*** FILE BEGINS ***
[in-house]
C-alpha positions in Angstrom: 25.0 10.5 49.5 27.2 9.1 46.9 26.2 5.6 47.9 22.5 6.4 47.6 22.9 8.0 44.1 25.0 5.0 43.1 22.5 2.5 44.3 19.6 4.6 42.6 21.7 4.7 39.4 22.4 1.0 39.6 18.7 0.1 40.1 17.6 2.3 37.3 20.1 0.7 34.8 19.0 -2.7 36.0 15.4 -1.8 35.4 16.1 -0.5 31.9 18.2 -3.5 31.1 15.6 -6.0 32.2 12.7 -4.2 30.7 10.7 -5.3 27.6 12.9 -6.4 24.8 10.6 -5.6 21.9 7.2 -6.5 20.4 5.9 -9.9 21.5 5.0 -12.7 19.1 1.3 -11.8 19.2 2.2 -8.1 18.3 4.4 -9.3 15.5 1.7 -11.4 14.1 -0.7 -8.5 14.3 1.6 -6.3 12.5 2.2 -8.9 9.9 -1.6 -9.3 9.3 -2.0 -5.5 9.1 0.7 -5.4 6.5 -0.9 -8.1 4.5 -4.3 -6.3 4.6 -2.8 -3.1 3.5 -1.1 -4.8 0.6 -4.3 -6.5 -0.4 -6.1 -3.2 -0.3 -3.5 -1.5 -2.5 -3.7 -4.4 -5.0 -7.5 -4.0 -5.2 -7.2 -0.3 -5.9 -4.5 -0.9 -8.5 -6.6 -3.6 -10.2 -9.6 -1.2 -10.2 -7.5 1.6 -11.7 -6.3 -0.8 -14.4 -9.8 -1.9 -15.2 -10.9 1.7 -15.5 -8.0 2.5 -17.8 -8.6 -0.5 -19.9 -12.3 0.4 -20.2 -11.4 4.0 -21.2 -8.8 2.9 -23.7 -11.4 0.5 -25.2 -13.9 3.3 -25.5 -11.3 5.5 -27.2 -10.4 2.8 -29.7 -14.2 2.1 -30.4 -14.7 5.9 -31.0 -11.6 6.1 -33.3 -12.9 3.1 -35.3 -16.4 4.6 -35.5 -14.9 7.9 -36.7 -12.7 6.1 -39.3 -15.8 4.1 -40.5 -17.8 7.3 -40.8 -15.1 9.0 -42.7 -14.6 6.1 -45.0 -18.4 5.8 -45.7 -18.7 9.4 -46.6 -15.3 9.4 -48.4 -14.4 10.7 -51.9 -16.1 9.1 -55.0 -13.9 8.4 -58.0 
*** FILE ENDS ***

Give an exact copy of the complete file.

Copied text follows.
[in-house]
C-alpha positions in Angstrom: 25.0 10.5 49.5 27.2 9.1 46.9 26.2 5.6 47.9 22.5 6.4 47.6 22.9 8.0 44.1 25.0 5.0 43.1 22.5 2.5 44.3 19.6 4.6 42.6 21.7 4.7 39.4 22.4 1.0 39.6 18.7 0.1 40.1 17.6 2.3 37.3 20.1 0.7 34.8 19.0 -2.7 36.0 15.4 -1.8 35.4 16.1 -0.5 31.9 18.2 -3.5 31.1 15.6 -6.0 32.2 12.7 -4.2 30.7 10.7 -5.3 27.6 12.9 -6.4 24.8 10.6 -5.6 21.9 7.2 -6.5 20.4 5.9 -9.9 21.5 5.0 -12.7 19.1 1.3 -11.8 19.2 2.2 -8.1 18.3 4.4 -9.3 15.5 1.7 -11.4 14.1 -0.7 -8.5 14.3 1.6 -6.3 12.5 2.2 -8.9 9.9 -1.6 -9.3 9.3 -2.0 -5.5 9.1 0.7 -5.4 6.5 -0.9 -8.1 4.5 -4.3 -6.3 4.6 -2.8 -3.1 3.5 -1.1 -4.8 0.6 -4.3 -6.5 -0.4 -6.1 -3.2 -0.3 -3.5 -1.5 -2.5 -3.7 -4.4 -5.0 -7.5 -4.0 -5.2 -7.2 -0.3 -5.9 -4.5 -0.9 -8.5 -6.6 -3.6 -10.2 -9.6 -1.2 -10.2 -7.5 1.6 -11.7 -6.3 -0.8 -14.4 -9.8 -1.9 -15.2 -10.9 1.7 -15.5 -8.0 2.5 -17.8 -8.6 -0.5 -19.9 -12.3 0.4 -20.2 -11.4 4.0 -21.2 -8.8 2.9 -23.7 -11.4 0.5 -25.2 -13.9 3.3 -25.5 -11.3 5.5 -27.2 -10.4 2.8 -29.7 -14.2 2.1 -30.4 -14.7 5.9 -31.0 -11.6 6.1 -33.3 -12.9 3.1 -35.3 -16.4 4.6 -35.5 -14.9 7.9 -36.7 -12.7 6.1 -39.3 -15.8 4.1 -40.5 -17.8 7.3 -40.8 -15.1 9.0 -42.7 -14.6 6.1 -45.0 -18.4 5.8 -45.7 -18.7 9.4 -46.6 -15.3 9.4 -48.4 -14.4 10.7 -51.9 -16.1 9.1 -55.0 -13.9 8.4 -58.0 